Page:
Tuesday, November 26, 2013

Week 4

The development of Empires of Trade has been going smoothly. After deeming our game simple and easy to play after play testing, our group decided to add another layer of complexity and give the game more flavor. We planned on accomplishing this by adding event cards. This new addition would not only add another dimension to our game, but also give our game more of a narrative feel. Before the establishment of trade routes and the Spice Trade and Silk Road, the world was young and unexplored. As more and more trade routes were being made, traveling to different markets became a more dangerous task. The hazards of trading not only included natural disasters but also bandits that would raid caravans and stop merchants from being able to move goods to other markets.

To accomplish this narrative feel, the implementation of event cards would have to parallel the increasing hazards of a growing world. The event cards we planned on utilizing would either have no effect or a detrimental one. When playing the game, the number of event cards drawn would increase as the board game progresses. This way the chances of damaging events would increase bringing more excitement and an added pressure on players to make wiser decisions.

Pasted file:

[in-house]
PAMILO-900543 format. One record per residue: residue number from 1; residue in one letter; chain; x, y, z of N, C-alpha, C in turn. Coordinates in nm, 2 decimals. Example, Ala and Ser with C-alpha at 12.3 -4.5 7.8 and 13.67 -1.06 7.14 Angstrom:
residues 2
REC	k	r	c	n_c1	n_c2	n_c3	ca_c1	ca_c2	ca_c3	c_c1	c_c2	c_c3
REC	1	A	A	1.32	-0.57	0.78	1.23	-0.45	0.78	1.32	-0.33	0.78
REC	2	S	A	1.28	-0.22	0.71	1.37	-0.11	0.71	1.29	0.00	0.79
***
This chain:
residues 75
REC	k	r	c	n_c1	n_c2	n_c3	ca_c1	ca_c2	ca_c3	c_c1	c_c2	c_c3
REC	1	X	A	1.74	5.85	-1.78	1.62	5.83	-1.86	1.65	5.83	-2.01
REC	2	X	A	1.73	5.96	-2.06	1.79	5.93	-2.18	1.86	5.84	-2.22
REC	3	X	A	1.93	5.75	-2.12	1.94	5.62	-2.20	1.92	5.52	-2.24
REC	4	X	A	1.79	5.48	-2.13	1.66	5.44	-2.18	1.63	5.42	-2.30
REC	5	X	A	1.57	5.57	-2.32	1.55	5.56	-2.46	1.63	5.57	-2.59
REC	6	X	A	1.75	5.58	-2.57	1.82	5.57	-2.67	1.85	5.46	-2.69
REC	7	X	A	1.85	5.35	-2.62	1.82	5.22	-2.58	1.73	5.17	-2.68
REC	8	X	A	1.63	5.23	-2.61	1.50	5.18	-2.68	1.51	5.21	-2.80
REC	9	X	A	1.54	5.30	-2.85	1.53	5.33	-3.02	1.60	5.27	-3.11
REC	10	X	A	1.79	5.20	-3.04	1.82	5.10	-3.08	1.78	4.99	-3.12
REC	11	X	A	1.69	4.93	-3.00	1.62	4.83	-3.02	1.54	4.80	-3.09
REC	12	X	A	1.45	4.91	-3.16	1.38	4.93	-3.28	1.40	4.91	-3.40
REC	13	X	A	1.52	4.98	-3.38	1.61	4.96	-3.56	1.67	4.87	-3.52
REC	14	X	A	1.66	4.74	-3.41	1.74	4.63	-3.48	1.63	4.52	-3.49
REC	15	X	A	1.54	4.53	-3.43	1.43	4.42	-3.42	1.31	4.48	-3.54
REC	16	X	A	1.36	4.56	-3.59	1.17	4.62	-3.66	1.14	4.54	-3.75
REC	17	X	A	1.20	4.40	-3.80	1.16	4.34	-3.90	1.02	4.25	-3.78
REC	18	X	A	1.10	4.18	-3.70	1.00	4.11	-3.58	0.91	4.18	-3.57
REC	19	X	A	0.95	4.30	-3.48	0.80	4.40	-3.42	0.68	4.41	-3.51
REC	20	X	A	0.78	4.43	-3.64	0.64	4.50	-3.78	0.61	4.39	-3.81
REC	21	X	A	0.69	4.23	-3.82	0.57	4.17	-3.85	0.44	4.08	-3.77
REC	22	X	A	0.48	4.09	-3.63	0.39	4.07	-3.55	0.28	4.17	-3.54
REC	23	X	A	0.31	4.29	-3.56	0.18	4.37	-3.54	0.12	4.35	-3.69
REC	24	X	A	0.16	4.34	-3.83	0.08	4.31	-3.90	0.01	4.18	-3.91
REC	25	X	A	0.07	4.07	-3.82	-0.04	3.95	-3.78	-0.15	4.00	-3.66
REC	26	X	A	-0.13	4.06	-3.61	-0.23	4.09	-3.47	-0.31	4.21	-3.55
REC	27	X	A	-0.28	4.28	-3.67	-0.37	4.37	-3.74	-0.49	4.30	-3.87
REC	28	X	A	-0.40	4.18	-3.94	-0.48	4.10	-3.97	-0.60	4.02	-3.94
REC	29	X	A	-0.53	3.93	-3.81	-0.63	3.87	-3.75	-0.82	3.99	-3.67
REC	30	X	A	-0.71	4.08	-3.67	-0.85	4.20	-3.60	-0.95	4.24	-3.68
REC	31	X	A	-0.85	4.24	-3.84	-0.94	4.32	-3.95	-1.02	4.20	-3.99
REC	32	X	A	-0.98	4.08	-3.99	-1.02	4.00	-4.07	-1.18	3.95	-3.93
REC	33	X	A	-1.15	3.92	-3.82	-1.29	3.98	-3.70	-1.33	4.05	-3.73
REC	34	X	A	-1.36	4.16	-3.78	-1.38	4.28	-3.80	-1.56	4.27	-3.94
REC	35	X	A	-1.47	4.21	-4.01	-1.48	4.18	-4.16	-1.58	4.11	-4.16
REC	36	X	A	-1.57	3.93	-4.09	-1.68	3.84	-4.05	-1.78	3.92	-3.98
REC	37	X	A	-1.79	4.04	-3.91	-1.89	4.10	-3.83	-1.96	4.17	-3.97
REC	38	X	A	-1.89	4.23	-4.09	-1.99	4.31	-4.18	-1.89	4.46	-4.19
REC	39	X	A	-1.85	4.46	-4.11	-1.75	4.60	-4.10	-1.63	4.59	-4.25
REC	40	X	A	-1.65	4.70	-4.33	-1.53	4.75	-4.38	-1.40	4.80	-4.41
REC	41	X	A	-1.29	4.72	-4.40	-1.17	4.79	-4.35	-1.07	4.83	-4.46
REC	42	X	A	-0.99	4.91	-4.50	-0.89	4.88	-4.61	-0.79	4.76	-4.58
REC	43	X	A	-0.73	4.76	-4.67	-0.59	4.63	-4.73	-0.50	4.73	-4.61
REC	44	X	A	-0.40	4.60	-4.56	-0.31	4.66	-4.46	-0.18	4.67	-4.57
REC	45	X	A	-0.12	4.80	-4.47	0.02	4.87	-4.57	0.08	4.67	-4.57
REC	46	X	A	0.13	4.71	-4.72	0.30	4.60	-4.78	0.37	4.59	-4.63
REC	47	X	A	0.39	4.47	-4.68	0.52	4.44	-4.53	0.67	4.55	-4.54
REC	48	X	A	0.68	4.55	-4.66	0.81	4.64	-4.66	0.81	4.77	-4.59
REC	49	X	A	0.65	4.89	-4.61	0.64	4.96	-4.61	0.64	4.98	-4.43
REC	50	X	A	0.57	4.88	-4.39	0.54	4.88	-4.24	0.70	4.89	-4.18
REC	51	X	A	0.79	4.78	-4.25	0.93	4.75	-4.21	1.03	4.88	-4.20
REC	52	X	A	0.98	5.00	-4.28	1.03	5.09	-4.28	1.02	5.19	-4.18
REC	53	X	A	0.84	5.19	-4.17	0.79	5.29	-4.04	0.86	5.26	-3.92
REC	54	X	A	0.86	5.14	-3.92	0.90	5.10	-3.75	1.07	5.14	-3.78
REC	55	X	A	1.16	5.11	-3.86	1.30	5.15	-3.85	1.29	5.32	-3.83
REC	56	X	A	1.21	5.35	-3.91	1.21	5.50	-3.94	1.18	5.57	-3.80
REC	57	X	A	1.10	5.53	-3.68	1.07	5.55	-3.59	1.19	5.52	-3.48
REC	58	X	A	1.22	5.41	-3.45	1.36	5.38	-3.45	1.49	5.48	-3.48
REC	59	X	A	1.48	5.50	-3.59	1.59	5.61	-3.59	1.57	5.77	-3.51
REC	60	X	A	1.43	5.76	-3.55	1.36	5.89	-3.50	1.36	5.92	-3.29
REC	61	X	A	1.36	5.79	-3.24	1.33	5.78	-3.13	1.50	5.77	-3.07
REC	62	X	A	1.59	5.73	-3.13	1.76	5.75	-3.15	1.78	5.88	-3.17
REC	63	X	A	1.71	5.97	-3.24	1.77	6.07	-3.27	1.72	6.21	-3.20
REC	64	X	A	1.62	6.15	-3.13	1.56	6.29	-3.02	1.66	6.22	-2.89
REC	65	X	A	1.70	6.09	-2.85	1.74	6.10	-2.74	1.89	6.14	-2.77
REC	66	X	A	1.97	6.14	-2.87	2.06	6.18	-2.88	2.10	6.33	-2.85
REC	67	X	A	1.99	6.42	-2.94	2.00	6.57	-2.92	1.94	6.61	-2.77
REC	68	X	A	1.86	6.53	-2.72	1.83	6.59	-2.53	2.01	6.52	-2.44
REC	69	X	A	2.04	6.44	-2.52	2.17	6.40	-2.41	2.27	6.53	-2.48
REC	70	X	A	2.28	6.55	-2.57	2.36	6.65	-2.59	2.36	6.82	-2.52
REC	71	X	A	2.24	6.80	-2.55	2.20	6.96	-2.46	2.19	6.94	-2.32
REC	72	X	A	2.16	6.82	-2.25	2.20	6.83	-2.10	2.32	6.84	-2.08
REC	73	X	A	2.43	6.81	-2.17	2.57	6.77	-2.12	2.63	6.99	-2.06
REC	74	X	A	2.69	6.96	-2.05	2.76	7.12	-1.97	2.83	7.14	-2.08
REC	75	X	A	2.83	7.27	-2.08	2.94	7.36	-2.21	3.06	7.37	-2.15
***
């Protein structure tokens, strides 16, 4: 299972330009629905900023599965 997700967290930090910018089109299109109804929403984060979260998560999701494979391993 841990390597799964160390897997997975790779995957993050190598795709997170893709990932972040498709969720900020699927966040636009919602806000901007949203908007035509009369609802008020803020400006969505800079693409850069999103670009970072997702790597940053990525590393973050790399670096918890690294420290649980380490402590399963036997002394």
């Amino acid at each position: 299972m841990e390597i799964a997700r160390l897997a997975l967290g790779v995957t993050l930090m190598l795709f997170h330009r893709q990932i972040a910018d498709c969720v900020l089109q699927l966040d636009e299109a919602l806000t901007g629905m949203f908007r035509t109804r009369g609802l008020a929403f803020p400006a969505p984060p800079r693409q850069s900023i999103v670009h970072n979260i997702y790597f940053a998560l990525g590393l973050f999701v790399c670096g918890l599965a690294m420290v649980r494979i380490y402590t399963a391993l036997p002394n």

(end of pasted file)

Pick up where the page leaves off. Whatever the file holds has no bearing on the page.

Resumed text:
We have been using Facebook to check in and share our progress. Using this social network, also allowed for better communication within our group especially when to finding a time to meet up. Since last class, Mahvish and I met up to work on the event cards. The event cards that we made can be put into three categories: global events, local events, and personal events. Global events when drawn can affect all players on a large scale, such as the destruction of routes. Local events are more specific, which could be the destruction of all markets in a specific area. Personal events would affect the player that drew the card, such as losing goods. We still need to play test the game with these added event cards to see how the flow of the game may change, and I am excited to see where these changes take us.

-Scott Lazaro

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